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Community and Q&A

Making a conditioned crawlspace

mcStHUSXoK | Posted in General Questions on

I have been reading about conditioned crawlspaces. Would this be a project that I should even think about taking on myself? Our house has a layer a plastic on the ground and fiberglass insulation between the joist. The reason I am considering this is the florida room tends to stay cooler and warmer than the rest of the house. I have some of the 1 1/2″ blue foam insulation that I was thinking of covering the foundation with. Should I leave the fiberglass insulation in place or remove it? Also, what about covering the floor joist with a layer of insulation board that has the silver on one side? The crawlspace is dry and we don’t have any problems with drainage.

Thanks, Randy

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  1. GBA Editor
    Martin Holladay | | #1

    1. What's a "Florida room"?

    2. Whether or not this is a project you should think about taking on yourself depends on your skill level and self-confidence.

    3. If your crawlspace is dry and problem-free, you might be fine just installing foil-faced polyisocyanurate foam under the floor joists. In some crawlspaces, however, this work is a nightmare, because of all the pipes and ducts that are in the way.

  2. mcStHUSXoK | | #2

    Martin, A florida room is just a finished porch room off the back of the house. Some people choose to make them a screened porch, ours is finished with hardwood floors and lots of windows.

    If I install the foil-faced foam, would I need to remove the insulation that is in place.

  3. Riversong | | #3


    Conditioning crawlspaces is a way to prevent the moisture problems that are so common in those kinds of foundations and, by supplying some conditioned positive pressure air down below it's a way to keep musty air from being drawn up into the living space above.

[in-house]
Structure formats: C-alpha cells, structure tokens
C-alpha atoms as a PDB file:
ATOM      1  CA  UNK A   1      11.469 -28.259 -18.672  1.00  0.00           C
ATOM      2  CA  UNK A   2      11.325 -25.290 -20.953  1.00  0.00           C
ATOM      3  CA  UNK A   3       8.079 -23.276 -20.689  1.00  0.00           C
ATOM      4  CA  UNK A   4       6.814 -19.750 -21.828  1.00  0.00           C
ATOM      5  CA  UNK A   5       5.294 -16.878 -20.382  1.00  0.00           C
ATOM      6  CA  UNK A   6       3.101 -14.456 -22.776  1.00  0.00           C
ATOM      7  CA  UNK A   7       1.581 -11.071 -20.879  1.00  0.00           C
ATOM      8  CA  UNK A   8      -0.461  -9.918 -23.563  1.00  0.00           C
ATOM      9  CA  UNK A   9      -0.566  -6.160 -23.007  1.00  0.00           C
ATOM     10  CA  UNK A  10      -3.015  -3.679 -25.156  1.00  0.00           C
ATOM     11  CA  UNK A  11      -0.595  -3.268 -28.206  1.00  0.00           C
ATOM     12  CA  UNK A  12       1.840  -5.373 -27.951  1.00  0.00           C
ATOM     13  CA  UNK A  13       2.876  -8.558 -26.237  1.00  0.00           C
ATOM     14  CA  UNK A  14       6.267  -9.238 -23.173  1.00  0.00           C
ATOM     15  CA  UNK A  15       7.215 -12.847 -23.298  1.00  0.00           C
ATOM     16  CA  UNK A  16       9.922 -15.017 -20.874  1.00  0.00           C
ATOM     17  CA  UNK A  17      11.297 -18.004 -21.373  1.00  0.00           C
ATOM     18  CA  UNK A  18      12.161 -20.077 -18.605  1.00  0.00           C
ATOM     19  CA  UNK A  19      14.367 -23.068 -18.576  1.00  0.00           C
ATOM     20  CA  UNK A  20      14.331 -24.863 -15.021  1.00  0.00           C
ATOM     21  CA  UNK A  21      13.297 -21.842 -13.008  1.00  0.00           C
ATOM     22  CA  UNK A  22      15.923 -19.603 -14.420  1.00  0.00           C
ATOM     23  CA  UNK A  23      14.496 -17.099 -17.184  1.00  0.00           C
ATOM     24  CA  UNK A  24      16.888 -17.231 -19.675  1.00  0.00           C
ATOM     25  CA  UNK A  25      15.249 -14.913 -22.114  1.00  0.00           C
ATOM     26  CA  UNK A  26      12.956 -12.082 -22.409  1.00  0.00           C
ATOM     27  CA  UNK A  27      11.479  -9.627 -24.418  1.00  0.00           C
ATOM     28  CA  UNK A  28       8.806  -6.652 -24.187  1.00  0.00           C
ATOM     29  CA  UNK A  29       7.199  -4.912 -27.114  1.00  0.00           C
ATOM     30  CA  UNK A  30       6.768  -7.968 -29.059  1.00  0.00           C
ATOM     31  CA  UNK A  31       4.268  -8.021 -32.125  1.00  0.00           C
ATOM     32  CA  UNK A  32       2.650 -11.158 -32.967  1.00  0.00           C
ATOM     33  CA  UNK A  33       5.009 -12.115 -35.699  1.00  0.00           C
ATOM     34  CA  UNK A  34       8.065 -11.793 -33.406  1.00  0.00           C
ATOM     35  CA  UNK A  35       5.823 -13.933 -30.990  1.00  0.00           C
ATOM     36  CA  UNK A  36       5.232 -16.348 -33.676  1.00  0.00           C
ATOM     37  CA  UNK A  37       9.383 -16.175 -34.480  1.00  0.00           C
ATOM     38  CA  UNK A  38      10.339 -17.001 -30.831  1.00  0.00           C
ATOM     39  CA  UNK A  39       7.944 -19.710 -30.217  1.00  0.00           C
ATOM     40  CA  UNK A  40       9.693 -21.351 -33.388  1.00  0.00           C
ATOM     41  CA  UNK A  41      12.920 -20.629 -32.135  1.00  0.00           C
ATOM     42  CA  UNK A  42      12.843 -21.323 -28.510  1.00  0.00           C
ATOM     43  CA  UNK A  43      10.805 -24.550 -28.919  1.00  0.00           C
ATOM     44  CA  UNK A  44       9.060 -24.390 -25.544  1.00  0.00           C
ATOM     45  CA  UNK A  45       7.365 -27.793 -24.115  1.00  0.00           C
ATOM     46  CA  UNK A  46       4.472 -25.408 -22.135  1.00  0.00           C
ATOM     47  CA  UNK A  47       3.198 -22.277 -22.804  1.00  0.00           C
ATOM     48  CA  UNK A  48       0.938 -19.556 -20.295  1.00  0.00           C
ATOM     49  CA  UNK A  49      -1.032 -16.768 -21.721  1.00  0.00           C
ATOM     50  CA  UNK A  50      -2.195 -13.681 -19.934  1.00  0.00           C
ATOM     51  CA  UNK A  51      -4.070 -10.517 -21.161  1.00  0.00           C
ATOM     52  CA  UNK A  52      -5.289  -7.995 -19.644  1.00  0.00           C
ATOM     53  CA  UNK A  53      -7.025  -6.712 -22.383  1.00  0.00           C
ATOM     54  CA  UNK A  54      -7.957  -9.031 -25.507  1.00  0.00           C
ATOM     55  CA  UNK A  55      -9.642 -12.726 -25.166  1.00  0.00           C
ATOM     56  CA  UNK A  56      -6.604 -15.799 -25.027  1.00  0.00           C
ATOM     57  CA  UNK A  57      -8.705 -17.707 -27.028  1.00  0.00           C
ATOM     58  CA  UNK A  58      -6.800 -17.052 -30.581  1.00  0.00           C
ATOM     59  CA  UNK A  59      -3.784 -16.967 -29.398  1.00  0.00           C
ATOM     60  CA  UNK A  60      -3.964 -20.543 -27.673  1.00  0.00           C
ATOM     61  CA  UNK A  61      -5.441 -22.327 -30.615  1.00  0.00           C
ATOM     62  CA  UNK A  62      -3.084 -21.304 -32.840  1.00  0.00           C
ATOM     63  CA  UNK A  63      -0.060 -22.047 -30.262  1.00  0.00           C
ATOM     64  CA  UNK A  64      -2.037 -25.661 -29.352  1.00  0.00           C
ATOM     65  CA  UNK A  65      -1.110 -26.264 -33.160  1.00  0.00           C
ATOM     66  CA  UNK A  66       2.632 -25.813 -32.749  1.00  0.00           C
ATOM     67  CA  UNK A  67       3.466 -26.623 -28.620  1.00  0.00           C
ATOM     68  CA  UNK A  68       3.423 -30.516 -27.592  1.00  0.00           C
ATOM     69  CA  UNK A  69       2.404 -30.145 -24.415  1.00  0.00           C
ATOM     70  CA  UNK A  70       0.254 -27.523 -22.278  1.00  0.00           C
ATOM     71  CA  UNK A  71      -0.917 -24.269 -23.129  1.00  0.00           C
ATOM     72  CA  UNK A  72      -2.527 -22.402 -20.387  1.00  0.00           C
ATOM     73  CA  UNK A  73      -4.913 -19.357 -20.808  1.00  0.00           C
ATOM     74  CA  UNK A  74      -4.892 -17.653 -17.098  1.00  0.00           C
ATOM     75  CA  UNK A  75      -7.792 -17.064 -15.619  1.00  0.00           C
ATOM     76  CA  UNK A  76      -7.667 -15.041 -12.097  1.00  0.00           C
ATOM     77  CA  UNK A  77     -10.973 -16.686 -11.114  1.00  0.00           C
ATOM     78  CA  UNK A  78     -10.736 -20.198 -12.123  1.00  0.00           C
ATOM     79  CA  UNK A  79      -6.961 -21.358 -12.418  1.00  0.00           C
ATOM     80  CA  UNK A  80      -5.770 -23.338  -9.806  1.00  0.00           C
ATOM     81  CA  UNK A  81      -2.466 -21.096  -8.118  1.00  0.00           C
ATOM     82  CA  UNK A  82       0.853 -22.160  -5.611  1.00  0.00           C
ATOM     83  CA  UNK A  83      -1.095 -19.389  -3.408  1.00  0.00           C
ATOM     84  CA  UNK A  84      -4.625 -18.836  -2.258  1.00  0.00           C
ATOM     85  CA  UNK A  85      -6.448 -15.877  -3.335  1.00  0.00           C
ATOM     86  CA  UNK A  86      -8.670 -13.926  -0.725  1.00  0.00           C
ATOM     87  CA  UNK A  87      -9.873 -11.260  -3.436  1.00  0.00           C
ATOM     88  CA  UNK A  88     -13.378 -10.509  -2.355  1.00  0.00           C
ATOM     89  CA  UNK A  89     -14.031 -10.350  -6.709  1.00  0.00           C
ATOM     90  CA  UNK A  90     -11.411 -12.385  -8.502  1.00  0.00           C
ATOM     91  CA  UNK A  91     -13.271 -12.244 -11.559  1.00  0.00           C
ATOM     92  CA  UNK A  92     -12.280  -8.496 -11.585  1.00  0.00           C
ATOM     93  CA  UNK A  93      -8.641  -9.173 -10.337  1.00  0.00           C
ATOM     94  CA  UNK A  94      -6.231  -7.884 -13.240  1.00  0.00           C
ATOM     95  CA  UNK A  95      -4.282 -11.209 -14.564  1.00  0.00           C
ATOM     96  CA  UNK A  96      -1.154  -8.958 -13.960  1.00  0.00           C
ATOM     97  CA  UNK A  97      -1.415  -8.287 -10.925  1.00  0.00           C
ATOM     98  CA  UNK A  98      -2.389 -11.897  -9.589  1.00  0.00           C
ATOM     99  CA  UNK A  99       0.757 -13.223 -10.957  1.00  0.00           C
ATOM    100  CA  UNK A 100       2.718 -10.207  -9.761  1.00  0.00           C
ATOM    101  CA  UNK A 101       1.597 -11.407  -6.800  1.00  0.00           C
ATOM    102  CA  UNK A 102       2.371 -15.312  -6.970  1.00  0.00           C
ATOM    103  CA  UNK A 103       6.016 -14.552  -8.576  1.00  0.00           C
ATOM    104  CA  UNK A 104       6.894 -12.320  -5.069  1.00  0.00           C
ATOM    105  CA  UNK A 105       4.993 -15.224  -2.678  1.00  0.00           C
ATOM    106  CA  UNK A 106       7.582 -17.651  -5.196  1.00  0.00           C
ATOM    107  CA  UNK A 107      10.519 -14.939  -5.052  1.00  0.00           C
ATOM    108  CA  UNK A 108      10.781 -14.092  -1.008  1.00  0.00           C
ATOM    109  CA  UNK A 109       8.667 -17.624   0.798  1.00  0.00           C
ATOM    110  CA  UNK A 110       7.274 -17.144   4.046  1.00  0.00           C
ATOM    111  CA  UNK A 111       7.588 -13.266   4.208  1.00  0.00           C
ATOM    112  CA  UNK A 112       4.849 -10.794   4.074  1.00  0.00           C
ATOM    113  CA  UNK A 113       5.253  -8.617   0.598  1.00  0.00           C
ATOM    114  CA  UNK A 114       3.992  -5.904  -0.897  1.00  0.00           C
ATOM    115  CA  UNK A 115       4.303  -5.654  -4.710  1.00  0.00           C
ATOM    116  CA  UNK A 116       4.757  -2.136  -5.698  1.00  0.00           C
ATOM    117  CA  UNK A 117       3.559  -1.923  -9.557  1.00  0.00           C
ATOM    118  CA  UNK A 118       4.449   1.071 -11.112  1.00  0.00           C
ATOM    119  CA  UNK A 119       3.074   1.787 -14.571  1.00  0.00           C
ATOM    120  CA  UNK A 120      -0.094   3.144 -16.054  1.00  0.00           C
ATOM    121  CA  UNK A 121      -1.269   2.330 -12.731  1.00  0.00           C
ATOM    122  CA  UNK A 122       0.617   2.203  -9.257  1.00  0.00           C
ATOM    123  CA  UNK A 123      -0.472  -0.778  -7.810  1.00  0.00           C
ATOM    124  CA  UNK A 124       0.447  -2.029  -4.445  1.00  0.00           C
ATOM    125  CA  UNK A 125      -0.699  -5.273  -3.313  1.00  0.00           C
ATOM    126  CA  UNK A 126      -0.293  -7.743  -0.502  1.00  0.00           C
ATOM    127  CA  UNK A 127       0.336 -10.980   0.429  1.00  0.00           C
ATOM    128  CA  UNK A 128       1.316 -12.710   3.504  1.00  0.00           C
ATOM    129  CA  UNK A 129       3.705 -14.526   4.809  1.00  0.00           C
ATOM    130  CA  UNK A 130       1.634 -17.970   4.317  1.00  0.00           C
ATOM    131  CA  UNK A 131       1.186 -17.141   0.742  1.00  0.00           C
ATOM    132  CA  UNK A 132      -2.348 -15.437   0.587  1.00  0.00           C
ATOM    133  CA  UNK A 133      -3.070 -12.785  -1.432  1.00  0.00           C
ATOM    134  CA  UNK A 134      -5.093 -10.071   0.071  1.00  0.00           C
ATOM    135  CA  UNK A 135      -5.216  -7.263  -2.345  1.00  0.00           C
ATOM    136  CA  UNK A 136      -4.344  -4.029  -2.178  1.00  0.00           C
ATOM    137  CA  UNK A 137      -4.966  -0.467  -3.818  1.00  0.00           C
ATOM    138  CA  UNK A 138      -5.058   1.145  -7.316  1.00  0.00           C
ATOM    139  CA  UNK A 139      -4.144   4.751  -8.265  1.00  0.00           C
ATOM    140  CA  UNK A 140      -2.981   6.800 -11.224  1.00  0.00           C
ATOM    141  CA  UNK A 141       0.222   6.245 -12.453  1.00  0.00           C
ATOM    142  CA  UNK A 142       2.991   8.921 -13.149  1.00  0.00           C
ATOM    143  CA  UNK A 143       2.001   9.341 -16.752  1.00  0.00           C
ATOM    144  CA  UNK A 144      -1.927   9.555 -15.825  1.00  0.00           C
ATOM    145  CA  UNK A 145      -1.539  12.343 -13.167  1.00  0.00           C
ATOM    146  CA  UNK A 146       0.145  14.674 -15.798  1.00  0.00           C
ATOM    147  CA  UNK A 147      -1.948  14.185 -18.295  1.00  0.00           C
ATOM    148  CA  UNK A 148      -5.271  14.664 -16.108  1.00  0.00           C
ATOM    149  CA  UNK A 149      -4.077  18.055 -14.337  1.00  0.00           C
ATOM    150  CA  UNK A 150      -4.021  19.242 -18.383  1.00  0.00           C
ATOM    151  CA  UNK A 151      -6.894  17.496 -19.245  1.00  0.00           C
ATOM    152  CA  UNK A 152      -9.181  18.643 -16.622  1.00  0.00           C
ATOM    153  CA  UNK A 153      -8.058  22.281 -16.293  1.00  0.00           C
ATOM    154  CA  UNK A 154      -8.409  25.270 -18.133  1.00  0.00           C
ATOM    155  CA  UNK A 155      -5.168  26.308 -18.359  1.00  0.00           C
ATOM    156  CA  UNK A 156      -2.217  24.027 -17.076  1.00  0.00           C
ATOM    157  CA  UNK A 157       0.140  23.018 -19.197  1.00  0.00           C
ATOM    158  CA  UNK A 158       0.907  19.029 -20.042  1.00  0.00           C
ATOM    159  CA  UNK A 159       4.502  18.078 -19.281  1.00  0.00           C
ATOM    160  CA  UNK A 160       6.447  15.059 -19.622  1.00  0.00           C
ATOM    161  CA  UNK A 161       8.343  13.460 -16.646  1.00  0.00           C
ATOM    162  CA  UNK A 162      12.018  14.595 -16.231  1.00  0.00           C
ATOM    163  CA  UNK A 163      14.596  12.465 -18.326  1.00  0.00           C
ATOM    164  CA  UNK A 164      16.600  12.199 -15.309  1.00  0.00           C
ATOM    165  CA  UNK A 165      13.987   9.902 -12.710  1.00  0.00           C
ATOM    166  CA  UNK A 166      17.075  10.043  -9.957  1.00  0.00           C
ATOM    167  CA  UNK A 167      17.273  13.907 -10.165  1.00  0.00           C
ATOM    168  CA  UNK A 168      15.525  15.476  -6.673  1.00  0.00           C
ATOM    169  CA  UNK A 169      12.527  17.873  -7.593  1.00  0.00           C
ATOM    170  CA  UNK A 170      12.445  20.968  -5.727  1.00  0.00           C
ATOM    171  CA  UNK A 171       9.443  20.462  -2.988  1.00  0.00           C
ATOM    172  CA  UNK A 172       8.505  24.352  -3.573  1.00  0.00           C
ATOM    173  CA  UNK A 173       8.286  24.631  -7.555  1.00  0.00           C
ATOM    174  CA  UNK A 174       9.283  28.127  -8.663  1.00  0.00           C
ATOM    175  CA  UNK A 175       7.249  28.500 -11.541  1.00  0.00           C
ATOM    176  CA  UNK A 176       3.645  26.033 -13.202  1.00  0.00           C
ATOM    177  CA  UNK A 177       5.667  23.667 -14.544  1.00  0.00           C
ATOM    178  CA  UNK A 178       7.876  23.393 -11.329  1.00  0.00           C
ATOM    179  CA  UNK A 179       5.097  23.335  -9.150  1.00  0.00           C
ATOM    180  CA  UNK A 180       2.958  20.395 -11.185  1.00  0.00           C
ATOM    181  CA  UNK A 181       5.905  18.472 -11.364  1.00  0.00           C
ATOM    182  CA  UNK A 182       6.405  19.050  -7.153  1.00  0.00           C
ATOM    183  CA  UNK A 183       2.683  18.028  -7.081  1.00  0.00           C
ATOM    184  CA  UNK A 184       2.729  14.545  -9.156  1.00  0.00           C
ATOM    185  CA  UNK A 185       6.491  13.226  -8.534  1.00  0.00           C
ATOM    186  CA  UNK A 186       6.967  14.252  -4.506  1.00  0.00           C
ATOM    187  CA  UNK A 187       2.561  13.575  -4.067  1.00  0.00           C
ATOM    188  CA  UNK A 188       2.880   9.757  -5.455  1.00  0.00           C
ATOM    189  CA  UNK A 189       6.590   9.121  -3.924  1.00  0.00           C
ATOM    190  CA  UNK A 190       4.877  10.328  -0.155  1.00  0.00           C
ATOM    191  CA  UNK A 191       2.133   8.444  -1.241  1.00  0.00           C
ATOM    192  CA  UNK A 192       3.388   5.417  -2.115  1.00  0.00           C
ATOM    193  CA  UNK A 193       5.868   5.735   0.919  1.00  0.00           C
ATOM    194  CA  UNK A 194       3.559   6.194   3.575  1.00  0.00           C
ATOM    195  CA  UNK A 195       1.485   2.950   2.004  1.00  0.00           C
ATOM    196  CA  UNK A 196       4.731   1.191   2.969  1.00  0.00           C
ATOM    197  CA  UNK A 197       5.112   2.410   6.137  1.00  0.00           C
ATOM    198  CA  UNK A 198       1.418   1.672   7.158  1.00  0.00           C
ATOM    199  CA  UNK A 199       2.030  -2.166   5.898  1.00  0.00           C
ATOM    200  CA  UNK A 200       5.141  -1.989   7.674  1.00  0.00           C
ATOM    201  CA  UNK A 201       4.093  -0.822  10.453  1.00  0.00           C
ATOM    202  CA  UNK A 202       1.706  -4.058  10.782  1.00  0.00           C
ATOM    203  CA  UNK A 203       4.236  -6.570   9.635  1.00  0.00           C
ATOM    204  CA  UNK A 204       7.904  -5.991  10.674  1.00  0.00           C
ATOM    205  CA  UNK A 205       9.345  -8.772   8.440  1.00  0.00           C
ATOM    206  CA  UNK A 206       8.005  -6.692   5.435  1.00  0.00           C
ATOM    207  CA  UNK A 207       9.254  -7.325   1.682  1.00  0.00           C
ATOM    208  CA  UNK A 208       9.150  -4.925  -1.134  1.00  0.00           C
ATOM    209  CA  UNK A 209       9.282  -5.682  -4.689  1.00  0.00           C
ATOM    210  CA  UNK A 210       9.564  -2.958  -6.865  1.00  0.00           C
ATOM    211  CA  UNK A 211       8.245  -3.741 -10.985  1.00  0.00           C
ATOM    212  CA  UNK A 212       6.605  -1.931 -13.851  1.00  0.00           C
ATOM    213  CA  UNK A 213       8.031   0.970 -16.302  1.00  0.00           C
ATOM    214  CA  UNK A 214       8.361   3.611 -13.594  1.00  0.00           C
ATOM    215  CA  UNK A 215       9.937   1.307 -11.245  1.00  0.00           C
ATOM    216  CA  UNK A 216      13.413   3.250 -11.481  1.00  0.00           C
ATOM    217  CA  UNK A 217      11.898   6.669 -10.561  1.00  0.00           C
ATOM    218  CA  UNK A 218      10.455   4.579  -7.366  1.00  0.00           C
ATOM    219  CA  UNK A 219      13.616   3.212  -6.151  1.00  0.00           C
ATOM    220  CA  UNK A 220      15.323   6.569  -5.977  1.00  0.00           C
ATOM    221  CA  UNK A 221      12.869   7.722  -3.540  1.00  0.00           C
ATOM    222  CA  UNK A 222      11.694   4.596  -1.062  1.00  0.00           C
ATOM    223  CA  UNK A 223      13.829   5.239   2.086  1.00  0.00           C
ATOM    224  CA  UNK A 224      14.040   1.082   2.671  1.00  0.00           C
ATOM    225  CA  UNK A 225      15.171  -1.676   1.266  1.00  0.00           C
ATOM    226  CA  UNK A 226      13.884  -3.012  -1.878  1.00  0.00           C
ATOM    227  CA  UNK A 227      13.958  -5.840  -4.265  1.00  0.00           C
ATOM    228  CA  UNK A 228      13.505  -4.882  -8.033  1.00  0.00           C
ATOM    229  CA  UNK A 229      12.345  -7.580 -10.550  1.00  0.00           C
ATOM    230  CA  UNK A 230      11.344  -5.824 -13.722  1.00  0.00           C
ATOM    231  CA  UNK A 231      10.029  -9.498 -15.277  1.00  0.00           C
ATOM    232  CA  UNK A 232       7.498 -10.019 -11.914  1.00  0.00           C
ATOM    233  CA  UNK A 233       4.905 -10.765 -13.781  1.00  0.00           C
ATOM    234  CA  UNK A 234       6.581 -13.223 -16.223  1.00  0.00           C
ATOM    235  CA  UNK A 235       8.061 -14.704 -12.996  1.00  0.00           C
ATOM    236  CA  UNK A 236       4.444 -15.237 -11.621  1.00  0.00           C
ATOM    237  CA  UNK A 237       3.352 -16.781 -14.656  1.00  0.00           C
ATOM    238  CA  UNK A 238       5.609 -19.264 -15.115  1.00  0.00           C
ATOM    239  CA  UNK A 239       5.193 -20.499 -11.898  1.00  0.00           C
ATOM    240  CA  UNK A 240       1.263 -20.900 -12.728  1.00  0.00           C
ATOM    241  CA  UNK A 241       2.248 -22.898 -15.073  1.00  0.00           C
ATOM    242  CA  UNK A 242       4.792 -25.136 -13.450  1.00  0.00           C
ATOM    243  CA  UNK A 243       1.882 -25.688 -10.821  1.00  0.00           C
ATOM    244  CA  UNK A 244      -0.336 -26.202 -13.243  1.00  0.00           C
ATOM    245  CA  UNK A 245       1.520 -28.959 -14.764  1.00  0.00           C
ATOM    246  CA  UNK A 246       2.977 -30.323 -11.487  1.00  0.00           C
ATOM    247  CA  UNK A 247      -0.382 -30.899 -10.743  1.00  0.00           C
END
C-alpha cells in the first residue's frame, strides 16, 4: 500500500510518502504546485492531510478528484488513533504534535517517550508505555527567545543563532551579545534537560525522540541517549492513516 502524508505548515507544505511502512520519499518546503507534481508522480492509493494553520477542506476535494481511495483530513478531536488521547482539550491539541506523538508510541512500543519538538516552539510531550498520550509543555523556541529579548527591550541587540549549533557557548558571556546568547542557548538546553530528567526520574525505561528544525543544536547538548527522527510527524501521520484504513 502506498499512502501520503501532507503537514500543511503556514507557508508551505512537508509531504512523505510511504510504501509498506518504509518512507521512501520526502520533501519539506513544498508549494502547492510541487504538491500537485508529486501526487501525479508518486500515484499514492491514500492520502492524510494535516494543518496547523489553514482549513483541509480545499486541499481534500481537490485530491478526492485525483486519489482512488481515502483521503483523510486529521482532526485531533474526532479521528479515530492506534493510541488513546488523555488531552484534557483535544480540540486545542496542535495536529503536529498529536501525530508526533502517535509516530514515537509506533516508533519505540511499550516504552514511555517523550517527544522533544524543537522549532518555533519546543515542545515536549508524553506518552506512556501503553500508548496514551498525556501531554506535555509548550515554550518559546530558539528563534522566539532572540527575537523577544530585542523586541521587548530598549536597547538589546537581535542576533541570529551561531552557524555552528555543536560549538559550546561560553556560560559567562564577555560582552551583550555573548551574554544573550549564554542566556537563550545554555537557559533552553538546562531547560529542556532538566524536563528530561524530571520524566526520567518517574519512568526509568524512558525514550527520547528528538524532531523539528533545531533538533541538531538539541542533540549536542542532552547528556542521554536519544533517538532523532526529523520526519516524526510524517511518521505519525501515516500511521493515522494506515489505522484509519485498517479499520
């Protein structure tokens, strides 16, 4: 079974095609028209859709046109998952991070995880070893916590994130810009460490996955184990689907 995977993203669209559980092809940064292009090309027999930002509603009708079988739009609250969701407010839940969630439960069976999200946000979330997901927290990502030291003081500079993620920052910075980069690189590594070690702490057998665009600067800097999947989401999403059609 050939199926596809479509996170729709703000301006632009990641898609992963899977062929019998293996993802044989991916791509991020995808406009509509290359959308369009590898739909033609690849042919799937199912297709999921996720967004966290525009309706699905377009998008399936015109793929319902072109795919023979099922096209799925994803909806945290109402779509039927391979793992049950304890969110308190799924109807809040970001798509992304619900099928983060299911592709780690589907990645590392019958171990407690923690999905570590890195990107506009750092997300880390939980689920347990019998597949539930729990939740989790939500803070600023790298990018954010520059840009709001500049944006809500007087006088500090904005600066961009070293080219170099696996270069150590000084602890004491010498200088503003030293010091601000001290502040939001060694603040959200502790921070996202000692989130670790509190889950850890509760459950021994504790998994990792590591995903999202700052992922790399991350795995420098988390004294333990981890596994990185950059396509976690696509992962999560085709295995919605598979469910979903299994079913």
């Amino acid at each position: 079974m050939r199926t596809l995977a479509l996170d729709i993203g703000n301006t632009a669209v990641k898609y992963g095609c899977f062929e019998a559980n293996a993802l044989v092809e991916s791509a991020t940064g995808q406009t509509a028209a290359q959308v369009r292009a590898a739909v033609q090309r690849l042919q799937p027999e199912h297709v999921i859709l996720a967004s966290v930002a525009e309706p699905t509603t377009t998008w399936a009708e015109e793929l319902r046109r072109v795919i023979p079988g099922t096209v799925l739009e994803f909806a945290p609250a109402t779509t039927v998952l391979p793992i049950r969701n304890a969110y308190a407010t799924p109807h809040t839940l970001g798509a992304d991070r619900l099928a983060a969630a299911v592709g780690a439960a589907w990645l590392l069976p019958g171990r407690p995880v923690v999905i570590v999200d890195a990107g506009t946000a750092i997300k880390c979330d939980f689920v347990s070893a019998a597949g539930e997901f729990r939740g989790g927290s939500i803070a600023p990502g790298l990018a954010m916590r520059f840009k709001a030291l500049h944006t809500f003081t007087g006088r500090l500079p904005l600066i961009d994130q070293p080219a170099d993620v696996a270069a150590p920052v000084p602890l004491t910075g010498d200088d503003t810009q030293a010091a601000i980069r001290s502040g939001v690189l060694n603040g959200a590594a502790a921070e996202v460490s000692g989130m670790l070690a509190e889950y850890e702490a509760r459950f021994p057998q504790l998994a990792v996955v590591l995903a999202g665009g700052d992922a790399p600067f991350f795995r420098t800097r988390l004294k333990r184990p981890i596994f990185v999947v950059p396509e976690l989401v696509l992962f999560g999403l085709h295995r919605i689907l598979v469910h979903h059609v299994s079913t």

If you have no moisture problem in the crawlspace and floor assembly and you just want to reduce heat loss through the floor, then you're better off keeping the thermal boundary where it is and adding an air/thermal barrier below the joists such as foil-faced polyiso board.

    The foam board should be well-sealed at joints and edges and serve as a radiant barrier to decouple the floor from the cooler ground below it. That is why foil-faced board is preferable, and it's also easier to seal with foil tape. The edges will have to be sealed to the foundation or sills with canned foam.

    You can leave the fiberglass in place, unless it's become a mouse nest as is commonly the case. But the additional foam board will not only increase the thermal resistance of the floor but also create a true air barrier (if completely sealed) which will dramatically limit stack effect air movement from the crawl space into the house.

  4. mcStHUSXoK | | #4

    Thanks Robert! Should I try and put some blue foam around the sill, between each joist? Then try to seal it with the foam. What about blocking the foundation vents? Will this be needed or leave them as they are?

  5. Riversong | | #5


    Insulating and air sealing at the rim joists is important, and rigid foam blocks sealed with canned foam at the edges is often the easiest way to do this. The blue foam (XPS) is fine for that purpose.

    You don't indicate where you are (what climate zone) so it's hard to answer the foundation vent question. But if your crawlspace has been dry with the vents open, I would leave them open. In northern climes, the warm, humid summer air can condense on the cooler dirt in a crawlspace and cause moisture problems. But with a well-defined thermal barrier in the floor above, it would probably be better to keep the crawl area vented to the outside.

  6. mcStHUSXoK | | #6

    I'm in VA. I'll get under the house this weekend to see how much trouble putting up the foil foam will be. Is there are special tape to use on the foil foam? Also my opening to the crawlspace is not very big, so could I score the foil on the backside and fold it in half? As long as I don't break the foil, should this work? Thanks for all the help.

  7. Riversong | | #7

    Sure you can fold it or cut it into thinner strips (though that would require more taping. A building supply house should have aluminum foil tape for this purpose. It's incredibly sticky and creates an air-tight seal.

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